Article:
Human + machine, rethinking work
The Italian edition of the book written by Paul Daugherty and James Wilson, and published by Guerini Next is out. The preface is signed by Paolo Traverso, FBK-ICT director
A new form of collaborative intelligence between man and machine, in which artificial intelligence is not a threat but a ally of humans’ in rethinking processes and models, increasing profitability and the level of innovation in work and business.
This is the scenario illustrated by Paul Daugherty and James Wilson in Human + Machine, rethinking work in the age of artificial intelligence, published by Editori Guerini and now in bookstores.
The book – which is based on quantitative and qualitative research conducted on 1,500 companies – addresses the widespread thought that artificial intelligence systems will progressively replace man’s work. The two authors, Accenture experts, on the one hand explain how this will inevitably happen for some professions that will undergo the automation of different tasks, on the other hand emphasize how the real strength of AI lies in its capacity to amplify human abilities.
“It is wrong to consider the relationship between technology, artificial intelligence in this case, and man as a dichotomy or a conflict- said Paolo Traverso, director of Center for Information Technology at Fondazione Bruno Kessler, who wrote the preface. Artificial intelligence does not have to replace people, their abilities, their creativity, but exalt them, enhance them, and it is in this perspective that AI must be considered if we look at future work and business scenarios: collaboration and complementarity “.
The collaboration between man and machine paves the way for what the authors call the third wave of industrial transformation. The first, which started with Henry Ford, was about standardized processes; the second, which reached its peak in the 1990s with the re-engineering of business processes, concerned automated processes; the third wave has instead initiated what the authors call the missing middle, that space in which man and machines work together to achieve substantial increases in company performance by taking advantage of what each party does best.
To fully exploit the power of AI, the book argues, companies must bridge the gap in the missing middle by considering the creation of new professions, establishing new types of work relations between man and machine, changing traditional management concepts and revising the concept of work itself.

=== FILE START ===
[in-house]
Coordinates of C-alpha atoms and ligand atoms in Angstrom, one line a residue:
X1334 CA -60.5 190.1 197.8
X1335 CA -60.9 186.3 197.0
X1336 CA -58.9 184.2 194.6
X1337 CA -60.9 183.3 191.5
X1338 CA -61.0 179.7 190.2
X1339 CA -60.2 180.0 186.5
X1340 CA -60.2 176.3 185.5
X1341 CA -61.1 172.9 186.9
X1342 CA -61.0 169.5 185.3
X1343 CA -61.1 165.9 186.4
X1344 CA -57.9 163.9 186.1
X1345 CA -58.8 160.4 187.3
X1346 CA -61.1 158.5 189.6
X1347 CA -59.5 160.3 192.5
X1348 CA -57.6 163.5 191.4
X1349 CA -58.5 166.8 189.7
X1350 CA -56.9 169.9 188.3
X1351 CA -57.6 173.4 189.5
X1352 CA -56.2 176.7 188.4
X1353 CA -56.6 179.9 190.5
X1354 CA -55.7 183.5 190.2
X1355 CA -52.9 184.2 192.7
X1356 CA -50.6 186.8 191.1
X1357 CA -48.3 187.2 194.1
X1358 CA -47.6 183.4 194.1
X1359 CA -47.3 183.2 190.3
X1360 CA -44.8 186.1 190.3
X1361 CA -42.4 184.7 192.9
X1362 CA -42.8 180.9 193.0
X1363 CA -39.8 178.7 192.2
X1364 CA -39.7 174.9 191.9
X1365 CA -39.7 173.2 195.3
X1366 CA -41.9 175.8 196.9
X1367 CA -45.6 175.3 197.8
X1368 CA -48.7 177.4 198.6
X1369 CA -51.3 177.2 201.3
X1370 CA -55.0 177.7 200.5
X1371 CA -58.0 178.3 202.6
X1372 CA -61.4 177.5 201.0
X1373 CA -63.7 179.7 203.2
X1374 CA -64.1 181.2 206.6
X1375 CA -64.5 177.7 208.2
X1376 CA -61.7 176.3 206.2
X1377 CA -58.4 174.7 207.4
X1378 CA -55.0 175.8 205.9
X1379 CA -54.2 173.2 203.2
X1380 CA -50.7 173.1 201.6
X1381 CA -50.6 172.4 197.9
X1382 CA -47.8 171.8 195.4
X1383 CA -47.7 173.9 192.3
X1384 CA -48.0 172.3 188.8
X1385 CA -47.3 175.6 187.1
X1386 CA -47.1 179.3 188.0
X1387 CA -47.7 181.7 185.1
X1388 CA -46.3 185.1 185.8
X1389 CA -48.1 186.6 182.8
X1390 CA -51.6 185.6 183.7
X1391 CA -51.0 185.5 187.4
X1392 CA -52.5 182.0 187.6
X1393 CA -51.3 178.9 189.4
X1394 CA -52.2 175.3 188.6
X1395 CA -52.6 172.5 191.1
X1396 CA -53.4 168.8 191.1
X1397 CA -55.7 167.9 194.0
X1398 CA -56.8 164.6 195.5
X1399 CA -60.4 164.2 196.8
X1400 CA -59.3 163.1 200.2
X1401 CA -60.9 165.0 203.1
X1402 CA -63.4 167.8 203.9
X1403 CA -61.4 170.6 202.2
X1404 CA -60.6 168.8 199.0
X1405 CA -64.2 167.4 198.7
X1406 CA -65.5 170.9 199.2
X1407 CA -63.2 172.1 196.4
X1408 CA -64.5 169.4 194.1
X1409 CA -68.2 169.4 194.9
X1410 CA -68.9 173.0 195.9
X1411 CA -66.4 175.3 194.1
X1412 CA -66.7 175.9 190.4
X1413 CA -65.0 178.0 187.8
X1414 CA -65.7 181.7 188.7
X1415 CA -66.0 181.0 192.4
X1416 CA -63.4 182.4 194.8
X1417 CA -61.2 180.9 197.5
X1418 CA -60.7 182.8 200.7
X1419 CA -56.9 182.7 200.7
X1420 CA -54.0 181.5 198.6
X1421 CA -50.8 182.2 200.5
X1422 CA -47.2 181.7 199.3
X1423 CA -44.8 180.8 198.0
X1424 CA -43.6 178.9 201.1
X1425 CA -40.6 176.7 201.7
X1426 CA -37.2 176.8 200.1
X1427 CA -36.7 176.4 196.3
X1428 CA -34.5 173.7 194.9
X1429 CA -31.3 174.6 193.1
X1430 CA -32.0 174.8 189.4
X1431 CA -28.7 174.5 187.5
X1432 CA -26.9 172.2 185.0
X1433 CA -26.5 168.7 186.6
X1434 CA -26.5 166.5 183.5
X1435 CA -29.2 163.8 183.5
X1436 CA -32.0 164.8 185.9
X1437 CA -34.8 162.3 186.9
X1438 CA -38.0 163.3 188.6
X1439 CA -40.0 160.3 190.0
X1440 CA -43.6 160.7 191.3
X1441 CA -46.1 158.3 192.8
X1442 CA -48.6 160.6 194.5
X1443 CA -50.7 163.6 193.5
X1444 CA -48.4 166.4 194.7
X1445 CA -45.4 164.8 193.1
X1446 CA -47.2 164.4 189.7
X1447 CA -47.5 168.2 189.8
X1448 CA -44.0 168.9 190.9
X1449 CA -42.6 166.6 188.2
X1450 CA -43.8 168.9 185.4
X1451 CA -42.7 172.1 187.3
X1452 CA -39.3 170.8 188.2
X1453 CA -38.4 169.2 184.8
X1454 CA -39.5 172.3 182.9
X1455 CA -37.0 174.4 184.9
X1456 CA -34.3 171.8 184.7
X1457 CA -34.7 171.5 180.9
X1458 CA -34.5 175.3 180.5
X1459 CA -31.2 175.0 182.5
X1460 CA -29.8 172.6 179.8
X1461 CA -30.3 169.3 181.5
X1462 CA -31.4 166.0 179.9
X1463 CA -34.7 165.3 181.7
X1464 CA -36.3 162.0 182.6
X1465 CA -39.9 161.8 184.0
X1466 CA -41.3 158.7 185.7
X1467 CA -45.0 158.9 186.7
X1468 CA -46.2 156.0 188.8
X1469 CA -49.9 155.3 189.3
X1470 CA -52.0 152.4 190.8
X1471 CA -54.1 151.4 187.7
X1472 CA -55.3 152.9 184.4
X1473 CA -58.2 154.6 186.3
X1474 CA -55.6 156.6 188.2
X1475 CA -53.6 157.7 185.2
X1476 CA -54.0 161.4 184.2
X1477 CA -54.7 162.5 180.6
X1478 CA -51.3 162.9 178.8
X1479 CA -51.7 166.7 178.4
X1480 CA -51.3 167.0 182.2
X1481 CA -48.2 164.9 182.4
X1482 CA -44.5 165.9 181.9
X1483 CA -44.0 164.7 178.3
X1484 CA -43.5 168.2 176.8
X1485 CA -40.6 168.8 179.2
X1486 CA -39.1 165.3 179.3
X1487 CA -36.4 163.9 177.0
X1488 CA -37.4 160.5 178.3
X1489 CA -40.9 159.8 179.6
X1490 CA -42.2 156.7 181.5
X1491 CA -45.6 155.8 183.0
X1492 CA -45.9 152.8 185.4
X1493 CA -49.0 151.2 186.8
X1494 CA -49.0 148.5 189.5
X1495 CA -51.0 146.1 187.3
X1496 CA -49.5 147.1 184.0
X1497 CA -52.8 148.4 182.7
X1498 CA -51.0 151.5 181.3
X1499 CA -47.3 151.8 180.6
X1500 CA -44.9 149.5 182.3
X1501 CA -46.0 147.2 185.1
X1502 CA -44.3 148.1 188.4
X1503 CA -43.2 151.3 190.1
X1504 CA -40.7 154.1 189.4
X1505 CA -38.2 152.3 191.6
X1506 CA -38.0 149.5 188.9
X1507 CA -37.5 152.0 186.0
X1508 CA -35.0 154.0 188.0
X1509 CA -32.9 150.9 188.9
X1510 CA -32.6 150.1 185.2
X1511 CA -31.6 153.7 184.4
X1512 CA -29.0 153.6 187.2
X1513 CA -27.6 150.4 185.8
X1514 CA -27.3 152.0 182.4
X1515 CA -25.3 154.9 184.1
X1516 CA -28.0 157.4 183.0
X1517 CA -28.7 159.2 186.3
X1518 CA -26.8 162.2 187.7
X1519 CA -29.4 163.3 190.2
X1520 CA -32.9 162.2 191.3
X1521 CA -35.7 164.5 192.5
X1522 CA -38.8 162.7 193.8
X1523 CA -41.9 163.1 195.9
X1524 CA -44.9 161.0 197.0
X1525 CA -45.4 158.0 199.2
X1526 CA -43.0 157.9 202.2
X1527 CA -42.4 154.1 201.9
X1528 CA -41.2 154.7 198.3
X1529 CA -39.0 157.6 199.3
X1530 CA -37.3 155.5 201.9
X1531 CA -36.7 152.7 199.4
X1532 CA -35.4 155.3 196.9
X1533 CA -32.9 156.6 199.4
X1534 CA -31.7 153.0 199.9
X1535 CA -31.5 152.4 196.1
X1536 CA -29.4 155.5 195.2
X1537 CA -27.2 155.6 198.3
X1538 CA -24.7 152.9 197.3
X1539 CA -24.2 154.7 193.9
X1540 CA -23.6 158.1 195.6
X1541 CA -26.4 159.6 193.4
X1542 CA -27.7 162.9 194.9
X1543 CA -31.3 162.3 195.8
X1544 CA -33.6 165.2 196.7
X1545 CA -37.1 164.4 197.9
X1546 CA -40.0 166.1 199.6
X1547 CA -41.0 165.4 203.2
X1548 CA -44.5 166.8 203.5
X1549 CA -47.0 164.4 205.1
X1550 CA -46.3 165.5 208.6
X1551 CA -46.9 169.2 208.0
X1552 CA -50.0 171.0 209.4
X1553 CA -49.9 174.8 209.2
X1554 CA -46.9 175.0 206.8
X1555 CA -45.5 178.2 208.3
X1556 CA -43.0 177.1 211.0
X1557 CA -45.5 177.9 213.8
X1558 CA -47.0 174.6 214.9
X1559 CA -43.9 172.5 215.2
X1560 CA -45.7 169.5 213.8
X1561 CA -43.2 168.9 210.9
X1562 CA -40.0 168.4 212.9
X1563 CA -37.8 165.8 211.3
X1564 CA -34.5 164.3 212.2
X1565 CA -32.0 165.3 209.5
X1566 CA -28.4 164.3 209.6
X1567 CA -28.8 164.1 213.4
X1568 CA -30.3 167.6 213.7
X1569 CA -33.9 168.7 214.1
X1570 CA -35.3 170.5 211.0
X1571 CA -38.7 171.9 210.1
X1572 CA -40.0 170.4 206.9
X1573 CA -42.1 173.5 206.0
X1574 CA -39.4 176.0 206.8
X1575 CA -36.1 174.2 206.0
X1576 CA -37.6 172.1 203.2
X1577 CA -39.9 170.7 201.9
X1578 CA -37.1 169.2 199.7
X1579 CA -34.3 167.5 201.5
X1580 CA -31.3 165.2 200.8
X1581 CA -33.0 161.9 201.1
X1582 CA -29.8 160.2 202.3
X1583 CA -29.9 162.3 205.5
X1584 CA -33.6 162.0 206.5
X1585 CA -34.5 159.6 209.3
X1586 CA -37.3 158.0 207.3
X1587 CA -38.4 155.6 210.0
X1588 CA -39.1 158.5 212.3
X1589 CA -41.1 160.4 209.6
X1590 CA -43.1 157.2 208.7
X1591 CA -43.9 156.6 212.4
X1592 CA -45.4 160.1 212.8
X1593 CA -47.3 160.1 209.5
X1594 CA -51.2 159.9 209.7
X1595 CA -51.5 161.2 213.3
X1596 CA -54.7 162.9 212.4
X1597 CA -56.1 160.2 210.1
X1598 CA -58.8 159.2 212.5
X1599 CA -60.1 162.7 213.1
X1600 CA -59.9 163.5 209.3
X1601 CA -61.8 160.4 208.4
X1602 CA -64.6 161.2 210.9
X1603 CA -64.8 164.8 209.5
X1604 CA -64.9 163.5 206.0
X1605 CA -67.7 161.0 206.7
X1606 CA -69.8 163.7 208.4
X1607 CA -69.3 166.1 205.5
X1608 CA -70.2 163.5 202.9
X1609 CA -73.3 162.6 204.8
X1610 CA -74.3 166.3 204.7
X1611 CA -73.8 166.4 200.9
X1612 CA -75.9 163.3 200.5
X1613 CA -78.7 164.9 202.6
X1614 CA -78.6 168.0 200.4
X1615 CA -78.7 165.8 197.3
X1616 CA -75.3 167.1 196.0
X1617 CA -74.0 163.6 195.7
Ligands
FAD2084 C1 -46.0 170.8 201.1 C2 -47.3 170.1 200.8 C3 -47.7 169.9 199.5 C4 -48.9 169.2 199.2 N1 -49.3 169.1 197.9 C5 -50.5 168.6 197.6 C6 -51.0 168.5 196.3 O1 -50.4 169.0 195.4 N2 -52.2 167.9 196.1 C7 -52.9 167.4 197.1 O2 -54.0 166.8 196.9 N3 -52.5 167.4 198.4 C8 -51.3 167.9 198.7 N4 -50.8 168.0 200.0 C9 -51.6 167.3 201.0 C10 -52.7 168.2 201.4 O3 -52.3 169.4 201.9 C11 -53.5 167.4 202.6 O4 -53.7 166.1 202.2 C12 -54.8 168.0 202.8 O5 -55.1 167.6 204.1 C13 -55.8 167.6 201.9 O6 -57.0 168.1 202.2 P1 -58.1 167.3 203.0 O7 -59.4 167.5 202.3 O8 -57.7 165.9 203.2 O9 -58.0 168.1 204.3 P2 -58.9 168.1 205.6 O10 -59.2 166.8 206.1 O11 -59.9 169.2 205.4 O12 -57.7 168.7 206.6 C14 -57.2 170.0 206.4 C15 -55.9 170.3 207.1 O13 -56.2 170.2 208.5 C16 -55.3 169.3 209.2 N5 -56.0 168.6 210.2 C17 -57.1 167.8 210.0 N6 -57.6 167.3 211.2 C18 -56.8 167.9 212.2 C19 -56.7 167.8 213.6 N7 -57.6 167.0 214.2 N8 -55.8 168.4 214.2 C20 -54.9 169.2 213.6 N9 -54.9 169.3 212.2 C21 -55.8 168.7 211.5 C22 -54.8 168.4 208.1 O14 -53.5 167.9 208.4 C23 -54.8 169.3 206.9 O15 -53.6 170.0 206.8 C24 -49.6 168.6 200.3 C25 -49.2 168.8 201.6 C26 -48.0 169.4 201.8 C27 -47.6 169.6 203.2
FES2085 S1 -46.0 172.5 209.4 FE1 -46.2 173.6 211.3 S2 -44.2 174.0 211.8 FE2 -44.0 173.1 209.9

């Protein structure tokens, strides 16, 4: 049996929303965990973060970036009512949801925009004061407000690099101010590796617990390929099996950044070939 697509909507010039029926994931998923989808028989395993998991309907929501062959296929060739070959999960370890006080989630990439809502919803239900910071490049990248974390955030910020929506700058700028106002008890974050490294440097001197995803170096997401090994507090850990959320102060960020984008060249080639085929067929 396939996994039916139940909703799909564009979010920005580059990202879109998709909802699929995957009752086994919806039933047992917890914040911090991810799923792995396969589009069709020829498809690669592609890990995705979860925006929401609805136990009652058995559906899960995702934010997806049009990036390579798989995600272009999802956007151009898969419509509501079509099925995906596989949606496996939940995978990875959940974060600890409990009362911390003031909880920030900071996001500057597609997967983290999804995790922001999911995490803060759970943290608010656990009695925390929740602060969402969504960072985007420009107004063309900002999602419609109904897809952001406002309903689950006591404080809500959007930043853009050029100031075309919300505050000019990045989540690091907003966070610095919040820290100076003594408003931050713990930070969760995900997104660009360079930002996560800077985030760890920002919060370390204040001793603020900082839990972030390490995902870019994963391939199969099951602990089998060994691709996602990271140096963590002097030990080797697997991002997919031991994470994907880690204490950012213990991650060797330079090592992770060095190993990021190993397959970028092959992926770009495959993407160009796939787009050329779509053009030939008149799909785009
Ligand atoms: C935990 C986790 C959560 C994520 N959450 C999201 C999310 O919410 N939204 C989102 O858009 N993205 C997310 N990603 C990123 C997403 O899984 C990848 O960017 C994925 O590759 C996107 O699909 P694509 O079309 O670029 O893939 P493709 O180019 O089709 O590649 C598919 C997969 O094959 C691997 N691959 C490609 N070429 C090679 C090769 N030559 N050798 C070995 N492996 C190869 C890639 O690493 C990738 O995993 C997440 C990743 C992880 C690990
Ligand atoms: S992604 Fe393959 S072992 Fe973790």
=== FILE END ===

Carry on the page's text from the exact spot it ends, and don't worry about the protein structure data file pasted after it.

With the aim of helping business leaders rethink their processes and get the most out of AI to amplify human abilities, the authors suggest a model they call MELDS, a scheme based on five crucial principles that companies must follow to adopt artificial intelligence: Mindset, Enterprise, Leadership, Data and Skills.
In Human + Machine, the authors maintain that the strengthening of AI is changing the business processes within three categories of human-machine interaction in the missing middle: amplification, where AI allows to obtain extraordinary data-based insights, often processed in real time; interaction, where AI uses advanced interfaces such as voice-controlled processing of natural language; personification, where AI works in synergy with sensors, motors and actuators that allow robots to share the work space with the man and undertake a physical working collaboration.
The book also identifies three macro-categories of new professions in the missing middle, thanks to which businesses will be able to guarantee a successful application of artificial intelligence: trainers, who will be called to educate intelligent systems – helping those who process natural language and language translators improve results – and algorithms on how to imitate human behavior; explainers, who will have the function of reducing the gap between technological developments and real applications at the business level, helping sort out the operation of complex algorithms to non-technical professionals; and sustainers, the figures responsible for the correct operation of intelligent systems, as instruments created for the service of man, to simplify our work and our life.
Paul R. Daugherty is Chief Technology and Innovation Officer at Accenture, where he is responsible for artificial intelligence projects and global R&D facilities.
H. James Wilson is head of the IT and Business Research Department at Accenture Reserarch. For Harvard Business Review Press, he is the author of What’s the Big Idea? Creating and Capitalizing on the Best Management Thinking.